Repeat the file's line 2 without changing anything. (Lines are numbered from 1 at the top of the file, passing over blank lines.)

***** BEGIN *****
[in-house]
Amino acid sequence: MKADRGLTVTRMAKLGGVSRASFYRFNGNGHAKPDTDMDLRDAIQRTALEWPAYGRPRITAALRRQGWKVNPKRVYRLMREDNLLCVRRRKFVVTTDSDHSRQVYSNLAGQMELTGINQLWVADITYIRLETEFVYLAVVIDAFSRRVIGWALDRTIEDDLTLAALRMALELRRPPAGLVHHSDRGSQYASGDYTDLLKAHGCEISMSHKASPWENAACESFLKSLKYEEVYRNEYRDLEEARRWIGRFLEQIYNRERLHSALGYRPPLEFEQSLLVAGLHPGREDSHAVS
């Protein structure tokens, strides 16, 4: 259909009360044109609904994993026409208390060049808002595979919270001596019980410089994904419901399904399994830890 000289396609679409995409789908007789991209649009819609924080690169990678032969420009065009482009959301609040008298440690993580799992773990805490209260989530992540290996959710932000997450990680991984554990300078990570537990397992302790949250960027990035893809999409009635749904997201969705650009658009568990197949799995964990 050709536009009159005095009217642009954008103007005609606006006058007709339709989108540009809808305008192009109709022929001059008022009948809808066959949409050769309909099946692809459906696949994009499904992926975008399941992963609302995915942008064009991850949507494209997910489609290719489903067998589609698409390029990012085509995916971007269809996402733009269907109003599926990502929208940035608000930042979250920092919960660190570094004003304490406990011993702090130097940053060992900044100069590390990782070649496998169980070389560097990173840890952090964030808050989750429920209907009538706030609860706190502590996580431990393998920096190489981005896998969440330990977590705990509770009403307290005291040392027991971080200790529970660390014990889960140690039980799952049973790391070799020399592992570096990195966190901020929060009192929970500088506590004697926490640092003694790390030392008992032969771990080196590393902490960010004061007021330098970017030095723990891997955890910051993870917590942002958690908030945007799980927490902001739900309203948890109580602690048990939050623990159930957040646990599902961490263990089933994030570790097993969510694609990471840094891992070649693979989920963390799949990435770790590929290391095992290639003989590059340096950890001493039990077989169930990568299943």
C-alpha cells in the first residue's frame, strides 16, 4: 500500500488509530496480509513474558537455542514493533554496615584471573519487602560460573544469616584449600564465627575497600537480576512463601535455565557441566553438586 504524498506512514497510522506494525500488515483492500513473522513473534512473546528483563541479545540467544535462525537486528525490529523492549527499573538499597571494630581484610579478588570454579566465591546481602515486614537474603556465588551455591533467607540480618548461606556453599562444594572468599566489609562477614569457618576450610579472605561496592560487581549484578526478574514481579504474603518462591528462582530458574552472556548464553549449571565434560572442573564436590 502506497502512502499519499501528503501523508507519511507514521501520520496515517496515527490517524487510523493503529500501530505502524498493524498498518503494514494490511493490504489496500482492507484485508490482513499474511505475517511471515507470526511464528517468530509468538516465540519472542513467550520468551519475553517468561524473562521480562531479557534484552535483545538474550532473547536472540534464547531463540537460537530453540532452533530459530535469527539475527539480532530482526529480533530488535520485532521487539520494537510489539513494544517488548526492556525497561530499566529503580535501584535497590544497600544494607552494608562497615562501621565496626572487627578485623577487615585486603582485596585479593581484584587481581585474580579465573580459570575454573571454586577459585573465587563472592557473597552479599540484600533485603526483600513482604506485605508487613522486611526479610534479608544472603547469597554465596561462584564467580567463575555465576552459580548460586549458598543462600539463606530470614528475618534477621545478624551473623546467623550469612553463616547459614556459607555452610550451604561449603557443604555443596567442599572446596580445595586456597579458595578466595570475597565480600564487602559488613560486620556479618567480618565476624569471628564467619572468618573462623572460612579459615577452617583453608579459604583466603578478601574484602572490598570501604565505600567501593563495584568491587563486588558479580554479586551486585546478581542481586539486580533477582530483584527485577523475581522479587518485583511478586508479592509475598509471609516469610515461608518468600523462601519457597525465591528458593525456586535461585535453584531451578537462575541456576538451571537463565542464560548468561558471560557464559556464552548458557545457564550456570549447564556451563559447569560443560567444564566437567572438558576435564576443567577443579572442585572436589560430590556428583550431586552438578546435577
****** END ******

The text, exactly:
Amino acid sequence: MKADRGLTVTRMAKLGGVSRASFYRFNGNGHAKPDTDMDLRDAIQRTALEWPAYGRPRITAALRRQGWKVNPKRVYRLMREDNLLCVRRRKFVVTTDSDHSRQVYSNLAGQMELTGINQLWVADITYIRLETEFVYLAVVIDAFSRRVIGWALDRTIEDDLTLAALRMALELRRPPAGLVHHSDRGSQYASGDYTDLLKAHGCEISMSHKASPWENAACESFLKSLKYEEVYRNEYRDLEEARRWIGRFLEQIYNRERLHSALGYRPPLEFEQSLLVAGLHPGREDSHAVS